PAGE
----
Is This the End of American Intellectual Life?
A culture that demands purity of thought and offers no pardon for past errors either ends up in tyranny or ruin.
Alexi McCammond is a young, promising journalist who, aged 27 only, covered Joe Biden’s presidential campaign for Axios. She had been hired to serve as Teen Vogue top editor and was due to start in the coming weeks when tweets she had penned ten years ago resurfaced. They contained racist and homophobic words that McCammond had shared as a teenager and for which she had already publicly apologised in 2019. “Past tweets have overshadowed the work I’ve done to highlight the people and issues that I care about,” she shared in a statement; they have also overshadowed her act of contrition. She will never be Teen Vogue’s editor, and her career just got stopped as it was soaring.
In 2019, Canadian Prime Minister Justin Trudeau had to publicly apologise for dressing up as an Arab person in 2001. He had worn “black face” makeup at a school party. The University of Alabama assistant vice-president was forced to resign in 2019 for tweets he had posted two years earlier. The tweets argued that the American flag was a symbol of white supremacy and suggested the cops are racist. There are thousands of stories like these, where words and actions from the past come back to haunt people, forcing them to apologise, resign, and face public shame.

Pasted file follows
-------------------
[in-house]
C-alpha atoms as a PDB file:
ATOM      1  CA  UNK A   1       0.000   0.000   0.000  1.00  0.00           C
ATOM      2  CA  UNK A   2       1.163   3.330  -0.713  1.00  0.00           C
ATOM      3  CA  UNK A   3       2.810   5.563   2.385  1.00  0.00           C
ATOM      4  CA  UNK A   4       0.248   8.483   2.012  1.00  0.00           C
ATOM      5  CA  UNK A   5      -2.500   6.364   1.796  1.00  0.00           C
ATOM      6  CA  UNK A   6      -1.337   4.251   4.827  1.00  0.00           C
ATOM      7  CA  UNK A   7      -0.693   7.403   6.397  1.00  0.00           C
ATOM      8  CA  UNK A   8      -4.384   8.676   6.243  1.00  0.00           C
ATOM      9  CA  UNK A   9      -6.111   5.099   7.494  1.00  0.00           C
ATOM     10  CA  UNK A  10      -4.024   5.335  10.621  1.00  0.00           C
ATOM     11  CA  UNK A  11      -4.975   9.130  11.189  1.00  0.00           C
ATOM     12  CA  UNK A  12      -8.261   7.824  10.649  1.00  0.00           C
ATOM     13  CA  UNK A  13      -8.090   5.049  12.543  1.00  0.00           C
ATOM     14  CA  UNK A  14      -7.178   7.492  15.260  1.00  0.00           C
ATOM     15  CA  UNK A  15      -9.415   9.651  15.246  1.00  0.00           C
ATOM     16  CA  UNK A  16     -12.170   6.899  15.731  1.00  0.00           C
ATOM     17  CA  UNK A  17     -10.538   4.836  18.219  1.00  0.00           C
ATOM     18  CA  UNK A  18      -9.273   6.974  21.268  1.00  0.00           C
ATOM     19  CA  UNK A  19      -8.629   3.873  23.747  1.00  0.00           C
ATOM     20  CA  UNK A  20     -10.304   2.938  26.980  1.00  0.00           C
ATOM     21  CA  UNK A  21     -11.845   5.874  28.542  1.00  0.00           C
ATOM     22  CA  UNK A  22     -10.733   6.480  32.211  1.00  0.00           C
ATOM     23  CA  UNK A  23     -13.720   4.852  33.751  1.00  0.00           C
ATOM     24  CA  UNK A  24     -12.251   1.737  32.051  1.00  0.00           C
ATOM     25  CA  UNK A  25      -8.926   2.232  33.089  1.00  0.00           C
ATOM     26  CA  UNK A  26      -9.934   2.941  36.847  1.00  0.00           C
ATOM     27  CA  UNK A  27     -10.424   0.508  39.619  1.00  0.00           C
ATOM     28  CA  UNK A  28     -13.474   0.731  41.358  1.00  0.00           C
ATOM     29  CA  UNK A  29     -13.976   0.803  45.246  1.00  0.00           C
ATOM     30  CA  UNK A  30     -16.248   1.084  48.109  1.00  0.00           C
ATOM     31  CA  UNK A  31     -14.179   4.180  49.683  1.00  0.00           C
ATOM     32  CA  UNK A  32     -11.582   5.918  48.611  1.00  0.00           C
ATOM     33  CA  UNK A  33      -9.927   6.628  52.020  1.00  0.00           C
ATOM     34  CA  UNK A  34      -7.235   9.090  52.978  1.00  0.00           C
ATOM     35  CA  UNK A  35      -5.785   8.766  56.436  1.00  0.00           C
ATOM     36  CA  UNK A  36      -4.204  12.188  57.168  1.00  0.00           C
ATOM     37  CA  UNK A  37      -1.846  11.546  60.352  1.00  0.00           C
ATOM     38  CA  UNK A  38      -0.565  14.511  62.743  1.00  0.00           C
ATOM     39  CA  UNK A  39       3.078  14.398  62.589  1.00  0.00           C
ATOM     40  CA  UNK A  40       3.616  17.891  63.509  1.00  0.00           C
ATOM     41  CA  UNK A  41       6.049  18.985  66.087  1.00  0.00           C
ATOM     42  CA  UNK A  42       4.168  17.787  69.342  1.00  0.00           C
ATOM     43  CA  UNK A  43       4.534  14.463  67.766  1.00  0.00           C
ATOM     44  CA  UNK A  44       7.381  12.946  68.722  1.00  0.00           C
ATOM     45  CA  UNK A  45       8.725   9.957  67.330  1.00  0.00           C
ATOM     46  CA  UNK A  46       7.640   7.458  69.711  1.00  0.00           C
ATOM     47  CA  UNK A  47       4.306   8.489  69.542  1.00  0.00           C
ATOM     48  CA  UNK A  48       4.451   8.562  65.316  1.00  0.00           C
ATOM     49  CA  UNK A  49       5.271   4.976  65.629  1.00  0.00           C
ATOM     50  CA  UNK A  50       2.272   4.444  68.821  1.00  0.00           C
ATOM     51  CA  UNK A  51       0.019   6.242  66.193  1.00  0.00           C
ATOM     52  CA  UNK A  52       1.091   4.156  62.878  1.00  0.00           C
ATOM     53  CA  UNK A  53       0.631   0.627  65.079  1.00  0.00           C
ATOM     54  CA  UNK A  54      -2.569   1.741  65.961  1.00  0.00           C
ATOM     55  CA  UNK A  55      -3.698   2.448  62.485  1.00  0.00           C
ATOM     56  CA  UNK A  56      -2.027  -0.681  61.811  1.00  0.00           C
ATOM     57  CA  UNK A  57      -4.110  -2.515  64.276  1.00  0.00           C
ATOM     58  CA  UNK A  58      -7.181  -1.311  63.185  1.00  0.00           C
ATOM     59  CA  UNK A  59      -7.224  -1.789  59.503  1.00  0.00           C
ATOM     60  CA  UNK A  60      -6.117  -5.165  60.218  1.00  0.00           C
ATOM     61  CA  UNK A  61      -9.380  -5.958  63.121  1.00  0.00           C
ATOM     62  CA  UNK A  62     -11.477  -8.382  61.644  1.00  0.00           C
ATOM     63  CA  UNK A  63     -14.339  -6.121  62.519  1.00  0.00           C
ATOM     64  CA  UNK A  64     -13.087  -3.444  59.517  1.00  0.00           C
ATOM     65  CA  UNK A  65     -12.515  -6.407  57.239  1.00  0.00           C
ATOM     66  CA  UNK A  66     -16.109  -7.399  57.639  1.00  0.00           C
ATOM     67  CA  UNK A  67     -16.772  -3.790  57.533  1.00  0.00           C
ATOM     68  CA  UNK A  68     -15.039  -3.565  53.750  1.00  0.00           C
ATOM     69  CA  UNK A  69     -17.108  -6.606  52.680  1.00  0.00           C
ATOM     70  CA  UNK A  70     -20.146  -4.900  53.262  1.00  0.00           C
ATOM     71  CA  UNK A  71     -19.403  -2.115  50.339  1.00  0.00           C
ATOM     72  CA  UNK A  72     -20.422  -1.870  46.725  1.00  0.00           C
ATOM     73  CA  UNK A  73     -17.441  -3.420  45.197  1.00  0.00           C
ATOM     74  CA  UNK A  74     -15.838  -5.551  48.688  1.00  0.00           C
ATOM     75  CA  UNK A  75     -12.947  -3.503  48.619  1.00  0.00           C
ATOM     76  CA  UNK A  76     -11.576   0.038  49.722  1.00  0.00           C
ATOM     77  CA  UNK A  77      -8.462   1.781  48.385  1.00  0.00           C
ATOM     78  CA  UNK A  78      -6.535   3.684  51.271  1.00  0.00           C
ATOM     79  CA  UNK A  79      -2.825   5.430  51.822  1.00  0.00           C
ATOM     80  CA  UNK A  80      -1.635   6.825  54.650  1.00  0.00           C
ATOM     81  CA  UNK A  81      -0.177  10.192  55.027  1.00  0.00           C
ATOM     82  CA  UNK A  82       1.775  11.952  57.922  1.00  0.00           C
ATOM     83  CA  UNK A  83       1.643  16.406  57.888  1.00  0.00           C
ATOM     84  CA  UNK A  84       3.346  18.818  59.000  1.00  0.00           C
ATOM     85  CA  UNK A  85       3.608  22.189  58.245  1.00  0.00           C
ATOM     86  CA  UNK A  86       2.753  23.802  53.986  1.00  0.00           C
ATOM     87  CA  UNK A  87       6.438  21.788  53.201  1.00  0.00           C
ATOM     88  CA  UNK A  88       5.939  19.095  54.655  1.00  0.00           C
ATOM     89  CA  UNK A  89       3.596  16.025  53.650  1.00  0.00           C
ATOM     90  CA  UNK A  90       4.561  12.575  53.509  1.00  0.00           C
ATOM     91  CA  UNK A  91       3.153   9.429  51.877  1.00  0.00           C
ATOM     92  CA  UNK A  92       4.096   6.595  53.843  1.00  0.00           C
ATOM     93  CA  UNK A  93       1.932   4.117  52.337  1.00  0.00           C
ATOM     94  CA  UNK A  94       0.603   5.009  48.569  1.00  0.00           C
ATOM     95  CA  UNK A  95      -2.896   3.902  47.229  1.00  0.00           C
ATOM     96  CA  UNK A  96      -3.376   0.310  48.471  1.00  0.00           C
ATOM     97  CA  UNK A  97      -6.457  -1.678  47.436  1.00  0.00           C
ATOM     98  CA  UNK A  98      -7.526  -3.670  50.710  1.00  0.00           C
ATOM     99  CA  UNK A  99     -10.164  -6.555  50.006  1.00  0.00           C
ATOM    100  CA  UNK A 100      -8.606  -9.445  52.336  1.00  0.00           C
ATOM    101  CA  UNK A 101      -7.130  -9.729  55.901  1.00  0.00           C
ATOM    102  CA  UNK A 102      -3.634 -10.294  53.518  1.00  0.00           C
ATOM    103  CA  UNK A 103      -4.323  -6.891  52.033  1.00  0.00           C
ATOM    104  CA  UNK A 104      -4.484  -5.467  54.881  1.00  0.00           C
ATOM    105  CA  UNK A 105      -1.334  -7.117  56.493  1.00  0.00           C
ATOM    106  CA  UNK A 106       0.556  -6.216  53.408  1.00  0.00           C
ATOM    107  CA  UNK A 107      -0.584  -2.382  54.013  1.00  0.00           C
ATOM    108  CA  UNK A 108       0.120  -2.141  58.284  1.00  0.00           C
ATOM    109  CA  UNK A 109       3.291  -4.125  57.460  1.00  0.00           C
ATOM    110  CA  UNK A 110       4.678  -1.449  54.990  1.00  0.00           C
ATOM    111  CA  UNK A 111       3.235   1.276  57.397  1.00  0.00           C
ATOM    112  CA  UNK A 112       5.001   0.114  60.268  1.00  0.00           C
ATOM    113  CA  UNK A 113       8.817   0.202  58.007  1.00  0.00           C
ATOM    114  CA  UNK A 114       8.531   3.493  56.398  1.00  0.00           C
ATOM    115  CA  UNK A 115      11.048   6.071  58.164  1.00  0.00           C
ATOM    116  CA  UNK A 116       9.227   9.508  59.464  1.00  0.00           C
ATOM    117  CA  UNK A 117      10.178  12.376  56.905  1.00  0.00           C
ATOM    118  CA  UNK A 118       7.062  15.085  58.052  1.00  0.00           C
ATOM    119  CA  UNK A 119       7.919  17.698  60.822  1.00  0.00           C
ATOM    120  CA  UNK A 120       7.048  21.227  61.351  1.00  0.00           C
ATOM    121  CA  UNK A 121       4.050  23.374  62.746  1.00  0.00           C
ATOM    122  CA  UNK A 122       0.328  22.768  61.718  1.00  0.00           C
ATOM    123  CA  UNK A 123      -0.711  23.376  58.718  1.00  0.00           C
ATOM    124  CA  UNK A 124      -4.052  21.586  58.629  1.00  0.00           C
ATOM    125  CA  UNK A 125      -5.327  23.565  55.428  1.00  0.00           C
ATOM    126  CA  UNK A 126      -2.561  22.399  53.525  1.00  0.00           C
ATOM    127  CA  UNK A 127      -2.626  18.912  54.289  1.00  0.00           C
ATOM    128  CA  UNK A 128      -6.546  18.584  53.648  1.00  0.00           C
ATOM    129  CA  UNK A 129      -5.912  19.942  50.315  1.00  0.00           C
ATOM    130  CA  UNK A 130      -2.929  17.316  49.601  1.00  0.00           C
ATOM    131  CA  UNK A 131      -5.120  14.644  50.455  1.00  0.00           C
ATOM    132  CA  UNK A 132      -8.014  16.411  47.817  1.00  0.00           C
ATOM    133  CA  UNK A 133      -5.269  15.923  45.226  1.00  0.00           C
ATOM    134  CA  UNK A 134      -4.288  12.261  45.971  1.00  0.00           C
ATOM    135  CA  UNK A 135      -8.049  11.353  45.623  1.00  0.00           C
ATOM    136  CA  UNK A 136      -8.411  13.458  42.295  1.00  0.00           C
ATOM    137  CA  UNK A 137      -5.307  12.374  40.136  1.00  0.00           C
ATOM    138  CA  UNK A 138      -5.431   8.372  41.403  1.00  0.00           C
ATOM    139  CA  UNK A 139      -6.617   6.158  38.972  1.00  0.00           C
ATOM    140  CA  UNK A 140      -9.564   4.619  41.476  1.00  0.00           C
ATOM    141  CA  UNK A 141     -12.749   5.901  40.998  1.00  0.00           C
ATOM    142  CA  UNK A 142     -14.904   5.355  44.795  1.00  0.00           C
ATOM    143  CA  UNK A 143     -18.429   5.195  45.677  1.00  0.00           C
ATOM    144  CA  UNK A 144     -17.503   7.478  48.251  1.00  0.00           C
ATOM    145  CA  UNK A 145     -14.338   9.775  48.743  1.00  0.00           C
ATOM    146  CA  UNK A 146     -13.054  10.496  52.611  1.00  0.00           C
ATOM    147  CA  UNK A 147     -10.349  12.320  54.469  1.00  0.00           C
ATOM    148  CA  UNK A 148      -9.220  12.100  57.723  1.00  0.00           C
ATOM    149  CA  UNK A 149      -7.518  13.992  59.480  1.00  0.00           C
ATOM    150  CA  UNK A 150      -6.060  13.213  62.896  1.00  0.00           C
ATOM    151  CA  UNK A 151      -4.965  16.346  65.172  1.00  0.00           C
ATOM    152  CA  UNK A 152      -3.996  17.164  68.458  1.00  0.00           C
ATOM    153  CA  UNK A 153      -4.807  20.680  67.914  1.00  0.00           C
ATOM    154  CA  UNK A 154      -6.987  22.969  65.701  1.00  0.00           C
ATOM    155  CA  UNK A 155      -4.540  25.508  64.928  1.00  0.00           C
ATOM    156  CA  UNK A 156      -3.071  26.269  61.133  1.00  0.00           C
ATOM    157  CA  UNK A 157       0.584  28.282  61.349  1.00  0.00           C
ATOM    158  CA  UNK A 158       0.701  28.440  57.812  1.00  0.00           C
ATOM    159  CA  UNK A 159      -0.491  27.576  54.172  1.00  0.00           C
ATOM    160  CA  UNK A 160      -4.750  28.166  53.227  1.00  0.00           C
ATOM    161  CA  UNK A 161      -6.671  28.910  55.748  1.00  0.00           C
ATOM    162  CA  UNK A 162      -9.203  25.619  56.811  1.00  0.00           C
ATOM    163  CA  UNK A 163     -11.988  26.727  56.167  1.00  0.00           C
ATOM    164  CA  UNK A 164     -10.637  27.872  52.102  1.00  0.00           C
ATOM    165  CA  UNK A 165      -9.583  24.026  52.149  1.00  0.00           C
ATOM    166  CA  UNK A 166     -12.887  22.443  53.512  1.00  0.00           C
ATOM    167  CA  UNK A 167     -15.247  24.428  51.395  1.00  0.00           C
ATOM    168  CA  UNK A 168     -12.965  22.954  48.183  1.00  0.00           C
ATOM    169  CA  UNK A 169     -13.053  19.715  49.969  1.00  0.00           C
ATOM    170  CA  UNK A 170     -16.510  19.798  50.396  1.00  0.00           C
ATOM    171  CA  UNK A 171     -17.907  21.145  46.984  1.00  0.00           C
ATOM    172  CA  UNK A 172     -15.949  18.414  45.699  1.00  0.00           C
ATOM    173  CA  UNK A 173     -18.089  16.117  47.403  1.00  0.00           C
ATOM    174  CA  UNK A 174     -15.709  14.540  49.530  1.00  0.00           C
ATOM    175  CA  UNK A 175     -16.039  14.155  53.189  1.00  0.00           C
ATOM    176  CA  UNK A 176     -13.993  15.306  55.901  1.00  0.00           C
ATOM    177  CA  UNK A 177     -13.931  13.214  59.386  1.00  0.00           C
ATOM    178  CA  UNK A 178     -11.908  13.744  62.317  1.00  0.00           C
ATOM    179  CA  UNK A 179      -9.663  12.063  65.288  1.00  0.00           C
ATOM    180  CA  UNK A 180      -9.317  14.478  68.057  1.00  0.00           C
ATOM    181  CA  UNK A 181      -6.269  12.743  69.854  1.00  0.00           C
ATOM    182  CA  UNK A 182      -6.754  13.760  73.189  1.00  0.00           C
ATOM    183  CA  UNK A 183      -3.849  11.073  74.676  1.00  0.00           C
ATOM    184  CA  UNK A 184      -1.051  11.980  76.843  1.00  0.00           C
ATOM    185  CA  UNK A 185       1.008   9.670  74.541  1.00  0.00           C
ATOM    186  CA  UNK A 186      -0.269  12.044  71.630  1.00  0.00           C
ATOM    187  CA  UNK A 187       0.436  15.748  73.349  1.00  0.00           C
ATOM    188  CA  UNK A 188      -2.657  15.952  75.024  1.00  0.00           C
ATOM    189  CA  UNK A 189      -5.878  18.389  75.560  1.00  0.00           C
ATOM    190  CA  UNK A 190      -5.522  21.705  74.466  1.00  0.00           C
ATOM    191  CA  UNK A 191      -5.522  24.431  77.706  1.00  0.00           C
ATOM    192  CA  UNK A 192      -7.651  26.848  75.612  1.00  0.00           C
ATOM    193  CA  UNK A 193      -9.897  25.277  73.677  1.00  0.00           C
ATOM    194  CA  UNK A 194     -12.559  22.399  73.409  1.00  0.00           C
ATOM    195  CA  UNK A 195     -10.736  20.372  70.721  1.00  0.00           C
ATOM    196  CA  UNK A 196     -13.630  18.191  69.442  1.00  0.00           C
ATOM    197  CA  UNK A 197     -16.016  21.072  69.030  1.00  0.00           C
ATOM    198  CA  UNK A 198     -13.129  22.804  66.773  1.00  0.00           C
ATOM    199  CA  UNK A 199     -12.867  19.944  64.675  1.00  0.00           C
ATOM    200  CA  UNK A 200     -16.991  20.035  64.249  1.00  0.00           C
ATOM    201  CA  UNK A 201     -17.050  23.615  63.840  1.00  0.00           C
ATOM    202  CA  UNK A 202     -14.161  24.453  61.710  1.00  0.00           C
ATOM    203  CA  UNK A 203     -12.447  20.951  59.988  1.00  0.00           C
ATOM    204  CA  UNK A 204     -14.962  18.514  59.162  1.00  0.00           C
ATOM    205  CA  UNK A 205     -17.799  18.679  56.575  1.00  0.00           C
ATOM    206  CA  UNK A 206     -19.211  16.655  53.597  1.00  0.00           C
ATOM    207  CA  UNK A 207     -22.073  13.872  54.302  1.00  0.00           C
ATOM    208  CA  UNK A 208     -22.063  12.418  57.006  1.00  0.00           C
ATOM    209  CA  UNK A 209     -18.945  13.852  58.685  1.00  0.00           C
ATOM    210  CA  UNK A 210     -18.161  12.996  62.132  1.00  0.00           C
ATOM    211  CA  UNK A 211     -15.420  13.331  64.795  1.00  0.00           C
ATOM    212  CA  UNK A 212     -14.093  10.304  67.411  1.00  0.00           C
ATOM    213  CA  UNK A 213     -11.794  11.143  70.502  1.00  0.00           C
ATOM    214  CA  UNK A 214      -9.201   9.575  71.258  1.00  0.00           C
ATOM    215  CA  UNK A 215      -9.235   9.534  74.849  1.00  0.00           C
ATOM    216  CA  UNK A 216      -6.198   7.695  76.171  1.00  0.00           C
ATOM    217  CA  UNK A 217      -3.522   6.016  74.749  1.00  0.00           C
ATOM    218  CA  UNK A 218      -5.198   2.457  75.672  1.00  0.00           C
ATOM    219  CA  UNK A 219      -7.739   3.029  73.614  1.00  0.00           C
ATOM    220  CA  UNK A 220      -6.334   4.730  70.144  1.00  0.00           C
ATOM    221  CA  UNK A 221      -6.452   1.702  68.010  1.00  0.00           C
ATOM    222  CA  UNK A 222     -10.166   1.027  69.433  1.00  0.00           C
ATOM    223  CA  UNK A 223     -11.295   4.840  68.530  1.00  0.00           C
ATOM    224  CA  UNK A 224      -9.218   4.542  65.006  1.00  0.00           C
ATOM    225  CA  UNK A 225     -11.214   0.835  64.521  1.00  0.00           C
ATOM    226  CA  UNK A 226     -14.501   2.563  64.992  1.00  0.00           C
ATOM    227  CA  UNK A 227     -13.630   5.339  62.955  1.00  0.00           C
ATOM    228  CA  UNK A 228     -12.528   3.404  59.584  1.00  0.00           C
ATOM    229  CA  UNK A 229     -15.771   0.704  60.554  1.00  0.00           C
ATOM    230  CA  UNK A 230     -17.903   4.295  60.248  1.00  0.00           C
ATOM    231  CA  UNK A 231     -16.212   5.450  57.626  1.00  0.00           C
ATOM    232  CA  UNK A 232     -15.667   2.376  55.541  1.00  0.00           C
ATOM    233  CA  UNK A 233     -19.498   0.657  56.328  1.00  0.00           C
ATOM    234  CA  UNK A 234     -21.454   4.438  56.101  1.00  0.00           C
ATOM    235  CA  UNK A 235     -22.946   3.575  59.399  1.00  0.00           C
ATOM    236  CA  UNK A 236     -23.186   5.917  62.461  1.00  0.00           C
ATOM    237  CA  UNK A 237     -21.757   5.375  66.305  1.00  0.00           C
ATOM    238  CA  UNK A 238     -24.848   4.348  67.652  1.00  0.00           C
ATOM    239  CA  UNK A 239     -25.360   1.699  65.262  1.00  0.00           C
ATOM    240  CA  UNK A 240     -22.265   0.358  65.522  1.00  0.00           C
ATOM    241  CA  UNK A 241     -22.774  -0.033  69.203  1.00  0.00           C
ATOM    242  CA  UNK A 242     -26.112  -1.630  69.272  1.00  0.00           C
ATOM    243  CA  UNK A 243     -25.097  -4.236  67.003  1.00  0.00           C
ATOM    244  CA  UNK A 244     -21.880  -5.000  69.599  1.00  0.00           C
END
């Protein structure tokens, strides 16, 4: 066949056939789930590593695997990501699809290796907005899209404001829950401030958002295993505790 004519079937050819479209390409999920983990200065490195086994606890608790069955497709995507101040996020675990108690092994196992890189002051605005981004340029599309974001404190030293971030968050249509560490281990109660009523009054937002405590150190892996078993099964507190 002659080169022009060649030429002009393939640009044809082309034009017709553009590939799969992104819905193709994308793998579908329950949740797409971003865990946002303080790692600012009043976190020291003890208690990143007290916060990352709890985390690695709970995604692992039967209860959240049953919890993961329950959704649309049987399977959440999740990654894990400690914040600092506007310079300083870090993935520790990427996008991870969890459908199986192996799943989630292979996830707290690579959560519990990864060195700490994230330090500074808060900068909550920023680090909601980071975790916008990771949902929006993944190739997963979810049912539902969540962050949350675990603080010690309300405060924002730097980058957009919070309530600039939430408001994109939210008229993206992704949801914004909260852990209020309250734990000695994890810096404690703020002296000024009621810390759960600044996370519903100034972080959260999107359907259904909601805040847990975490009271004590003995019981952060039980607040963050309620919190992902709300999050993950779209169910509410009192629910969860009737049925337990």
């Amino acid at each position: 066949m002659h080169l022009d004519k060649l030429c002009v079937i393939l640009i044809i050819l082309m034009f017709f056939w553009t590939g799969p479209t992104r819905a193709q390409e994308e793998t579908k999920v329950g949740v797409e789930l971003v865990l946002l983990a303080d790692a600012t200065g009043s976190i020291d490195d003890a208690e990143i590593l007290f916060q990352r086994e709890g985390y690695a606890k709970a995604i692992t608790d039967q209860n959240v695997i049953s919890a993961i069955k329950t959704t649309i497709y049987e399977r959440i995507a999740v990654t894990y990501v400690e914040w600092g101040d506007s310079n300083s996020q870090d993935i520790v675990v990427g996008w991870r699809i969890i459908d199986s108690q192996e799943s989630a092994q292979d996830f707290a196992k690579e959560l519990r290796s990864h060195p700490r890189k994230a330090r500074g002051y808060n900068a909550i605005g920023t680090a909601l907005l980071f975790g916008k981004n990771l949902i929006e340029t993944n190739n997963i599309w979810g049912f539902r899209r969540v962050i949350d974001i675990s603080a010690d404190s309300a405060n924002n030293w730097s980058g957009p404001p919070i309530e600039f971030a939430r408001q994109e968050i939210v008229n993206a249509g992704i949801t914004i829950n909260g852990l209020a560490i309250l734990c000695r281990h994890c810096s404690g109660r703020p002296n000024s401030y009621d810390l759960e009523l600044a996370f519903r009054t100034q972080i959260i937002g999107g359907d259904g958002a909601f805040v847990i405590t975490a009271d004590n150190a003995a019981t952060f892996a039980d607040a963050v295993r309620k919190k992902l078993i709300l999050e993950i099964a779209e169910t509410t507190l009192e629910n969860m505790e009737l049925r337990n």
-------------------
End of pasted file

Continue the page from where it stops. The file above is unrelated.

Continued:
As the case of Ms McCammond demonstrates, public apologies aren’t enough. If you’ve ever stepped out-of-line, beware, and don’t count on a pardon for one isn’t coming. Americans love to posture and expose their Christian values; they routinely say stuff like “may God bless America,” “God be with you,” or “I pray for you.” It would behove them to remember Jesus’ words: “Let anyone among you who is without sin be the first to throw a stone at her.”
You have nothing to fear if you have nothing to hide.
It is interesting to notice that, in both Ms McCammond’s and the University VP’s cases, past tweets and pictures were resurfaced by right-wing media. Did these right-wingers instrumentalise current sensibilities among the liberal crowd to ruin the careers of two people, both of them black? Maybe, maybe not, we can’t know for certain. It is obvious, though, that our past has become a source of danger. Our errors are easily instrumentalised to hurt us. Our former selves have become potential enemies of our prospects, whatever we do to right the wrongs.
The Internet has stolen our right to have our past forgotten. We must now bear the weight of all our mistakes until we die without a chance for salvation. Some of you might tell me that “one doesn’t need to atone if one has never sinned,” but think a second about the implications of such a claim. It is like saying, “you have nothing to fear if you have nothing to hide.” Having something to hide does not imply guilt; having done something wrong does not mean you’re a bad person for eternity.